A Covenant Cocktail: The Messianic Idea in Judaismby Rabbi Michael L. Feshbach
A new year dawns, fresh in our minds still. The turn of the Millennium lies just a bit in the background, and with it all the worry, all the Y2K speculation, all the fervor of the Christian world expectant of Something Significant, about to happen. Hollywood answers; Mel Gibson’s Passion will be unleashed next month. In the deep dark of winter comes the baited breath, the most heart-felt hope for salvation and rebirth, and light.
But, I begin at a time long ago, in a place far away. I begin with one of the mysteries of Scripture, another in a long list of apparent contradictions found throughout the Torah. For it was the pre-commitment of the rabbinic mind to perfection in these words, the notion on the part of the ancient rabbis that what seemed to be a simple error had to have happened for a reason, that would not allow a scribal faux pas to go unexplained, nor a contradiction to go unexplored as an opportunity for deeper, hidden meaning.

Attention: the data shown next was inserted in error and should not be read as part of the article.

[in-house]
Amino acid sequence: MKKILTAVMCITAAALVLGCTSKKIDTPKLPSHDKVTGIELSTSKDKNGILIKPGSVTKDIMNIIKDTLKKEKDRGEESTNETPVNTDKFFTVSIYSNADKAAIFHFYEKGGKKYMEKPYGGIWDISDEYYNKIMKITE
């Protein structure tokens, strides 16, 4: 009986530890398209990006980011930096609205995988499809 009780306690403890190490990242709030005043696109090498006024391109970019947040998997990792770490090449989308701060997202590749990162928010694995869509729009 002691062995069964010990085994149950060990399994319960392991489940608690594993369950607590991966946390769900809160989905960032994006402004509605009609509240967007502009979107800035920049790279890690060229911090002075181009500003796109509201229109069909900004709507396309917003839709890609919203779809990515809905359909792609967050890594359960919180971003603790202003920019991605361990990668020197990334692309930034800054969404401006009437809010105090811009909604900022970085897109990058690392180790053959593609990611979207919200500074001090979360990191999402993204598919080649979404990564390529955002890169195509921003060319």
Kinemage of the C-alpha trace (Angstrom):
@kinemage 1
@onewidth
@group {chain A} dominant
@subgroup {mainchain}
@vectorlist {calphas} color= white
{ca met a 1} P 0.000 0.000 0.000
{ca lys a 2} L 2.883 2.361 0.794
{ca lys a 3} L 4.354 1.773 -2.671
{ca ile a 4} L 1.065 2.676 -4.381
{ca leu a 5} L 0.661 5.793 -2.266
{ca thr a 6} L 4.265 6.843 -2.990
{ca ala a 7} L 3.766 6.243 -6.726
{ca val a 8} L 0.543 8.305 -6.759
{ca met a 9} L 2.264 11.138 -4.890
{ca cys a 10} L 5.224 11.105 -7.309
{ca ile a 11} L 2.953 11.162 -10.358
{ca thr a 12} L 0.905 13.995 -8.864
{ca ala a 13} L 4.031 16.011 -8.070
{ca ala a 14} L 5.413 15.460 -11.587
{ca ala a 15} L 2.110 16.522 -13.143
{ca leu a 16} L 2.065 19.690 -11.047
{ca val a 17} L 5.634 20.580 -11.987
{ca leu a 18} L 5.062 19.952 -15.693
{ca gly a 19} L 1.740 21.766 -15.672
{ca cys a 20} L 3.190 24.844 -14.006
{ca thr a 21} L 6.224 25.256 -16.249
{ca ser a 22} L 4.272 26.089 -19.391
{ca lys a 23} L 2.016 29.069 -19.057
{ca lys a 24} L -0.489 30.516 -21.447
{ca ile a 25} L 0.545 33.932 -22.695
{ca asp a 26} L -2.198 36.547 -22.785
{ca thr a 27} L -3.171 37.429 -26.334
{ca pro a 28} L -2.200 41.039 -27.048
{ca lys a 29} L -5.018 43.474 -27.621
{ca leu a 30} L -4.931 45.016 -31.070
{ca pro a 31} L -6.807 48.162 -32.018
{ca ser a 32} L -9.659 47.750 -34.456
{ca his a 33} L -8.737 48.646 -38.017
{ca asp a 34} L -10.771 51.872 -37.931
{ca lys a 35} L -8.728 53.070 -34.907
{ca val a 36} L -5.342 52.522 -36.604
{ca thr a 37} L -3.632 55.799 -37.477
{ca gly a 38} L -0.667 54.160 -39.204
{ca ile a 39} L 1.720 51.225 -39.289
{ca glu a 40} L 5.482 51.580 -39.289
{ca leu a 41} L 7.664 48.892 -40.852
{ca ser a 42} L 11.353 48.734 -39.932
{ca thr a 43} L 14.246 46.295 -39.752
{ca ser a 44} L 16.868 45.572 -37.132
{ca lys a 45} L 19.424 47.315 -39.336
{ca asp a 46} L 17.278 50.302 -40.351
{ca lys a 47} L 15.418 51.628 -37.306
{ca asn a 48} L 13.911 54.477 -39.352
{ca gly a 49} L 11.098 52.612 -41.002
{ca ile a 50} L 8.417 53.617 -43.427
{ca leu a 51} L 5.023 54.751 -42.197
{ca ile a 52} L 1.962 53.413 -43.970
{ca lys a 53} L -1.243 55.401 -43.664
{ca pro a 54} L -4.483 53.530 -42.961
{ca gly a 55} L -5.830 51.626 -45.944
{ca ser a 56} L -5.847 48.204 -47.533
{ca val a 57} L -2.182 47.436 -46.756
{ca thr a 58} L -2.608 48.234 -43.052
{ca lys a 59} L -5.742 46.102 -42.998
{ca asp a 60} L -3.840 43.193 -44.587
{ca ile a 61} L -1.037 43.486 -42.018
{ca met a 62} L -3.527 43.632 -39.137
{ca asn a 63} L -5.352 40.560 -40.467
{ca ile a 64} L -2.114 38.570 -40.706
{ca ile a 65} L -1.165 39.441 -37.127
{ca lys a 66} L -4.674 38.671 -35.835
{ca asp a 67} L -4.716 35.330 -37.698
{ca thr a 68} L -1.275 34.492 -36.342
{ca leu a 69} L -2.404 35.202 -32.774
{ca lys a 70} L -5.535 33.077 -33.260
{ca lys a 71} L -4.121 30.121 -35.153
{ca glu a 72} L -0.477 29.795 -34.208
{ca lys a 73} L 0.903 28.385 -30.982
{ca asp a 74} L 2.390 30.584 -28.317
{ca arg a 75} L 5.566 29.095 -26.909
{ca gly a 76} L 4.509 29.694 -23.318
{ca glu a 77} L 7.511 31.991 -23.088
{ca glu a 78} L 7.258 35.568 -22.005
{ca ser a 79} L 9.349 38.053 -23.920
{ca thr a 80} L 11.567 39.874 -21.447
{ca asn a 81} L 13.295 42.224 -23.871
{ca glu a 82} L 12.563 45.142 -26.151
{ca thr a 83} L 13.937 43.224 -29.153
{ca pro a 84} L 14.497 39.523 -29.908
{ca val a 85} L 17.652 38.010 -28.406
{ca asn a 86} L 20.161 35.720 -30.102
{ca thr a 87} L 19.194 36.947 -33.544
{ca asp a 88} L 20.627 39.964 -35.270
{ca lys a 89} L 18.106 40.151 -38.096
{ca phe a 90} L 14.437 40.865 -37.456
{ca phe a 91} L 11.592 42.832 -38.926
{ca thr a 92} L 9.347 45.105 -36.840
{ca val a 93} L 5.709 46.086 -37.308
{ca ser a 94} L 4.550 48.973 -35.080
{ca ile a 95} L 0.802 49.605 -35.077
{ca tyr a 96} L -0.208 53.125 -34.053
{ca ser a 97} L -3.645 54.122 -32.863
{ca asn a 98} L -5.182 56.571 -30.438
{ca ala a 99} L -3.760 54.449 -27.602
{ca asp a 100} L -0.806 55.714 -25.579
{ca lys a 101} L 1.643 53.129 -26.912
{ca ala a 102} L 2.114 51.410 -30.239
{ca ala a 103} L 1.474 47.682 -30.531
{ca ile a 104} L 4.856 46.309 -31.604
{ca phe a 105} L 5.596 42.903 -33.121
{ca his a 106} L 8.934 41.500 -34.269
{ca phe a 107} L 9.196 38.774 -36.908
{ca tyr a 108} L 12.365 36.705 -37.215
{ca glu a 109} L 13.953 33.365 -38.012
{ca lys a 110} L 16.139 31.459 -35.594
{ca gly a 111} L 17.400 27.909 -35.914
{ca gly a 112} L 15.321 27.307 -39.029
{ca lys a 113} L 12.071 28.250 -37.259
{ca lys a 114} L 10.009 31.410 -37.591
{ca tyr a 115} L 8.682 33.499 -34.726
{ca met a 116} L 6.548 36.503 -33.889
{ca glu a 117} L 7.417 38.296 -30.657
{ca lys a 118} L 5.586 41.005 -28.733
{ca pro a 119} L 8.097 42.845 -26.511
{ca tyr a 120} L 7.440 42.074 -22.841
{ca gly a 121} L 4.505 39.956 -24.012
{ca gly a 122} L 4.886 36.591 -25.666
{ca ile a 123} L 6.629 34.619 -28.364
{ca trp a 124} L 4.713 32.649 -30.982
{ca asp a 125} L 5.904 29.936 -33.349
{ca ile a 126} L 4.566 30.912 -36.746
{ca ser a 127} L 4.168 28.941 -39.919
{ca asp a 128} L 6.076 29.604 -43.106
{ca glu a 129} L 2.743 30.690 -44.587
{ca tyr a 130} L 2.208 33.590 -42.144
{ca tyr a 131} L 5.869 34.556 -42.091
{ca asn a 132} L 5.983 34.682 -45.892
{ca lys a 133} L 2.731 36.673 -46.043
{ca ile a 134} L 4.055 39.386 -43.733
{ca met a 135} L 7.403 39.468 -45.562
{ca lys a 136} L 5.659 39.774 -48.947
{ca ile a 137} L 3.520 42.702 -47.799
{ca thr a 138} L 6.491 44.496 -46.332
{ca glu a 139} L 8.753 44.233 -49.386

And, what is the contradiction we find, in the very first words of this week’s Torah portion? “Va’eira el-Avraham el-Yitzchak v’el-Ya’akov b’Eil Shadai, u’shmi Adonai Lo Nodati Lahem! I appeared to Abraham, Isaac and Jacob as El Shaddai, as God Almighty—but My name Adonai I did not reveal to them.” Only Moses will now know God’s name. Only Moses will understand its power. Except that in this instance, only Moses is fooled.
For we… we the readers know, we remember, we read in Genesis time and time again: “Ani Adonai! I am Adonai!” God indeed uses the Divine name in encounters with the Patriarchs of Genesis. It is not a dream. It is a direct quote. So why… why the confusion? Why the contradiction? Why the obfuscation here?